This paper uses the 2014–2015 plunge in oil prices as a linchpin for understanding how petroleum ... Read more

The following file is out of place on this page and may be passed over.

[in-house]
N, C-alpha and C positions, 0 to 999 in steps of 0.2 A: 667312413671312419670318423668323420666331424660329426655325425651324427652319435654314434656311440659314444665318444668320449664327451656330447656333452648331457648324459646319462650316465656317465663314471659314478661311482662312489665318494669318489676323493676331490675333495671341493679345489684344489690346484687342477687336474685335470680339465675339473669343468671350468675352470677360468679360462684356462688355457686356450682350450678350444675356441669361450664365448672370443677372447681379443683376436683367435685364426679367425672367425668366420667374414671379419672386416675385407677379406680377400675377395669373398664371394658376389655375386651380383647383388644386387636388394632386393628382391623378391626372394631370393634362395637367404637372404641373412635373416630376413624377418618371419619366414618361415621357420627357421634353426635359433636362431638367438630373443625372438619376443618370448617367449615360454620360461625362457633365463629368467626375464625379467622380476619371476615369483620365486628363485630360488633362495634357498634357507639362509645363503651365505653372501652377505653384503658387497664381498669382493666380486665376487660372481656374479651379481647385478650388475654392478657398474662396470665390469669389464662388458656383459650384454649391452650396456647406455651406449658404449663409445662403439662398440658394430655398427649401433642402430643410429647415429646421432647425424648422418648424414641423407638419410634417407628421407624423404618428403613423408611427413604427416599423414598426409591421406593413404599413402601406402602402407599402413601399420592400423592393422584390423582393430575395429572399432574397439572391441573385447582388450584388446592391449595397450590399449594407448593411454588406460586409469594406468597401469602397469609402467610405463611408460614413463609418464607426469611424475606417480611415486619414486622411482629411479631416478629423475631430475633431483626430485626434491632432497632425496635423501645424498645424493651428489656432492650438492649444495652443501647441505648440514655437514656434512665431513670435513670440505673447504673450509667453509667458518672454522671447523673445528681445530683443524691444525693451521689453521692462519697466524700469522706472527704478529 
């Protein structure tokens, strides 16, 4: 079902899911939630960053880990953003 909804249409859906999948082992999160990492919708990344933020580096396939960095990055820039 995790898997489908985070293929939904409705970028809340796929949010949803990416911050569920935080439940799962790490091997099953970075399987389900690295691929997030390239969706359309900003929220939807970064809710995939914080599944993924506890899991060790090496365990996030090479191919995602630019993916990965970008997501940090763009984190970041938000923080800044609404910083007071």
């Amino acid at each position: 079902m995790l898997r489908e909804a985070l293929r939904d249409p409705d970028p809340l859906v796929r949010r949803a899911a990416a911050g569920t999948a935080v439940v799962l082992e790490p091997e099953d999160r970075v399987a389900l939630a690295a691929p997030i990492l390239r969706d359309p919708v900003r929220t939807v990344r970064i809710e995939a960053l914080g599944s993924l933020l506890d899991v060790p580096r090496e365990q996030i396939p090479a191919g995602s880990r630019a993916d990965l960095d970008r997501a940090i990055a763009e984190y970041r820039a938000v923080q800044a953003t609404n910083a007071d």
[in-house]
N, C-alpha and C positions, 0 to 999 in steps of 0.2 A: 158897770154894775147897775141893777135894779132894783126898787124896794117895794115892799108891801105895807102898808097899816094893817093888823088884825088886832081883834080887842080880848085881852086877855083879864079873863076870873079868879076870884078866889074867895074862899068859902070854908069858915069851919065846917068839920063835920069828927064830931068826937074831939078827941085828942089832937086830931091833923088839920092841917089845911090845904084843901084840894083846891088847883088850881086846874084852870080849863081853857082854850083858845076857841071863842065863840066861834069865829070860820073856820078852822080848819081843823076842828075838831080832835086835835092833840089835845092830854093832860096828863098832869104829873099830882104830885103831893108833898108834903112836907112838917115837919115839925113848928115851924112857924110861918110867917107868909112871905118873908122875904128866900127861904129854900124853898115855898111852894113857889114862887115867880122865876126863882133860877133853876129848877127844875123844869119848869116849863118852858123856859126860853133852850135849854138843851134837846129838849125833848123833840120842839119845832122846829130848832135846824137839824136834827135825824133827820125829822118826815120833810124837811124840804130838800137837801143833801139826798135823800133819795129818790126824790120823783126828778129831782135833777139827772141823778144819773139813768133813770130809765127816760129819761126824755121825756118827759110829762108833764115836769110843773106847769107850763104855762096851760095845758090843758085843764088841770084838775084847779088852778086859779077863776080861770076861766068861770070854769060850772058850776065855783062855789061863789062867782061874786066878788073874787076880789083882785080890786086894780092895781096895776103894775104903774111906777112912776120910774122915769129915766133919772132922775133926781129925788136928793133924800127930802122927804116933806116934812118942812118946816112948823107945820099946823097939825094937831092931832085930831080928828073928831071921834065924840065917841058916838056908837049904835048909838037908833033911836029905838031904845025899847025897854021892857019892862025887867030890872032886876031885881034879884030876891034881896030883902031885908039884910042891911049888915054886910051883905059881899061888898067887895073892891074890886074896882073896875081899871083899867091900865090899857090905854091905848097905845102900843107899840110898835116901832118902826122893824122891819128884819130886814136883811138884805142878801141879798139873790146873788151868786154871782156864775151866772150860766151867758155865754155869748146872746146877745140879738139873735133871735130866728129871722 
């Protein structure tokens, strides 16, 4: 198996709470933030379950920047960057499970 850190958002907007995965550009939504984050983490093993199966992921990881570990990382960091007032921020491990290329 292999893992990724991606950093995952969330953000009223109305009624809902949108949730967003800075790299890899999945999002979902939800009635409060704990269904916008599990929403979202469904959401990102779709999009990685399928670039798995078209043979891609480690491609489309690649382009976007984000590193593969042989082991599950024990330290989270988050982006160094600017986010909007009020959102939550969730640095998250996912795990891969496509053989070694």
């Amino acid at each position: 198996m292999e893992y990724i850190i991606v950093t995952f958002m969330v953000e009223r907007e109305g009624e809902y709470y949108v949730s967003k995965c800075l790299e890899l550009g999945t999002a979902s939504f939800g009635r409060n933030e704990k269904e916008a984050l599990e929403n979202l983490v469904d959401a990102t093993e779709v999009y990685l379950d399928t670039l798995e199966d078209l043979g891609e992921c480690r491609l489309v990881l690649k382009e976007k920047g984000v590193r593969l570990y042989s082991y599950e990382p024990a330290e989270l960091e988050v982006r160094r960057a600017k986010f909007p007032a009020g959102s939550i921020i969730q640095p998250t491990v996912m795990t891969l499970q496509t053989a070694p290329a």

This paper uses the 2014–2015 plunge in oil prices as a linchpin for understanding how petroleum development represents a challenge to Arctic societies. Analysis of media discourses, grey literature and fieldwork material from 2013 to 2017 compared with previous work in the region shows that the 75% price decrease in oil price brings into stark relief the perceived level of ontological security that future petroleum economies in Northern Norway, Alaska and Greenland provides. The findings reveal that while the communities in each location find themselves along different timelines of the petroleum economy, there are transferable insights that can benefit other communities influenced by (the potential for) petroleum development in both the Arctic and beyond, in particular concerning the way in which specific ideas about oil and oils future features as contributing to or diminishes ontological security perceptions on the ground. The goal of this paper is to deepen the comparative analysis of research on tensions in Arctic communities as petroleum is perceived as either strengthening or threatening future ontological security in the region. The discussion considers the consequences of path de- pendent petroleum economies, and how perceptions on alternative futures can fruitfully be introduced into petroleum-dominated narratives about viable Arctic futures.